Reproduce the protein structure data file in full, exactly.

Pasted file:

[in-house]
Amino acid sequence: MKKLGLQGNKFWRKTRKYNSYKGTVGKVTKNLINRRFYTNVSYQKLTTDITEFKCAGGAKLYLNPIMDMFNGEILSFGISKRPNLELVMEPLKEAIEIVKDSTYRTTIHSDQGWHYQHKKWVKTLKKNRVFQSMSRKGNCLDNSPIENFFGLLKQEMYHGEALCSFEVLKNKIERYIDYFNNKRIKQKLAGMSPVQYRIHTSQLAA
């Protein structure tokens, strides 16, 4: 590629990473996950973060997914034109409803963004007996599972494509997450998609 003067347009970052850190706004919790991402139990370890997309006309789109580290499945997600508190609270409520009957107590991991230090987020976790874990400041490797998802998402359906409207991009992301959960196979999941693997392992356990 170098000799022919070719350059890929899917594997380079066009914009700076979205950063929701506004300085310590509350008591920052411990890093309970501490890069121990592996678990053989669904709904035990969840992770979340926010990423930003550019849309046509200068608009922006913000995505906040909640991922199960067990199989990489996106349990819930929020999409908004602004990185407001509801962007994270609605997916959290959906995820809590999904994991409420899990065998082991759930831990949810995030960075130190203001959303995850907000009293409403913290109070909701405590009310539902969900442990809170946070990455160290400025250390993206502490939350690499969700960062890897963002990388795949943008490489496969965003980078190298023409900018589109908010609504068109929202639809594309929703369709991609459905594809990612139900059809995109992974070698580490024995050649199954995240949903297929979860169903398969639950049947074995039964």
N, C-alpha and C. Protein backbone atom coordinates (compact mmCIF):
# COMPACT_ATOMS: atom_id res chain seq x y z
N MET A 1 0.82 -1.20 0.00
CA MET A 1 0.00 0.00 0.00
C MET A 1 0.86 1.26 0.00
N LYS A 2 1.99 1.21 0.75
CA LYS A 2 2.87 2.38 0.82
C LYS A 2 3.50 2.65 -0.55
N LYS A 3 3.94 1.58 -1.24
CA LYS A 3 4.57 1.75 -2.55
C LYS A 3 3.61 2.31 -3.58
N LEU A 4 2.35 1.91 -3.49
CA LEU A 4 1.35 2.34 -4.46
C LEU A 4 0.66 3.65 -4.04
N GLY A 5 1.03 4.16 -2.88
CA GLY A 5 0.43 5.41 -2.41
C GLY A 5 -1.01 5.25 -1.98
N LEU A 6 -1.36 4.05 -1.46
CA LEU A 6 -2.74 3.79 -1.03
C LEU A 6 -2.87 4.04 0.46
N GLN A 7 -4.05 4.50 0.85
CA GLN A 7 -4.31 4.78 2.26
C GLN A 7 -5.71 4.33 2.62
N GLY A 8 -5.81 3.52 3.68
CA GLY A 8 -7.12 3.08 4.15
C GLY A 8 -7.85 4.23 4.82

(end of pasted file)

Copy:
[in-house]
Amino acid sequence: MKKLGLQGNKFWRKTRKYNSYKGTVGKVTKNLINRRFYTNVSYQKLTTDITEFKCAGGAKLYLNPIMDMFNGEILSFGISKRPNLELVMEPLKEAIEIVKDSTYRTTIHSDQGWHYQHKKWVKTLKKNRVFQSMSRKGNCLDNSPIENFFGLLKQEMYHGEALCSFEVLKNKIERYIDYFNNKRIKQKLAGMSPVQYRIHTSQLAA
């Protein structure tokens, strides 16, 4: 590629990473996950973060997914034109409803963004007996599972494509997450998609 003067347009970052850190706004919790991402139990370890997309006309789109580290499945997600508190609270409520009957107590991991230090987020976790874990400041490797998802998402359906409207991009992301959960196979999941693997392992356990 170098000799022919070719350059890929899917594997380079066009914009700076979205950063929701506004300085310590509350008591920052411990890093309970501490890069121990592996678990053989669904709904035990969840992770979340926010990423930003550019849309046509200068608009922006913000995505906040909640991922199960067990199989990489996106349990819930929020999409908004602004990185407001509801962007994270609605997916959290959906995820809590999904994991409420899990065998082991759930831990949810995030960075130190203001959303995850907000009293409403913290109070909701405590009310539902969900442990809170946070990455160290400025250390993206502490939350690499969700960062890897963002990388795949943008490489496969965003980078190298023409900018589109908010609504068109929202639809594309929703369709991609459905594809990612139900059809995109992974070698580490024995050649199954995240949903297929979860169903398969639950049947074995039964």
N, C-alpha and C. Protein backbone atom coordinates (compact mmCIF):
# COMPACT_ATOMS: atom_id res chain seq x y z
N MET A 1 0.82 -1.20 0.00
CA MET A 1 0.00 0.00 0.00
C MET A 1 0.86 1.26 0.00
N LYS A 2 1.99 1.21 0.75
CA LYS A 2 2.87 2.38 0.82
C LYS A 2 3.50 2.65 -0.55
N LYS A 3 3.94 1.58 -1.24
CA LYS A 3 4.57 1.75 -2.55
C LYS A 3 3.61 2.31 -3.58
N LEU A 4 2.35 1.91 -3.49
CA LEU A 4 1.35 2.34 -4.46
C LEU A 4 0.66 3.65 -4.04
N GLY A 5 1.03 4.16 -2.88
CA GLY A 5 0.43 5.41 -2.41
C GLY A 5 -1.01 5.25 -1.98
N LEU A 6 -1.36 4.05 -1.46
CA LEU A 6 -2.74 3.79 -1.03
C LEU A 6 -2.87 4.04 0.46
N GLN A 7 -4.05 4.50 0.85
CA GLN A 7 -4.31 4.78 2.26
C GLN A 7 -5.71 4.33 2.62
N GLY A 8 -5.81 3.52 3.68
CA GLY A 8 -7.12 3.08 4.15
C GLY A 8 -7.85 4.23 4.82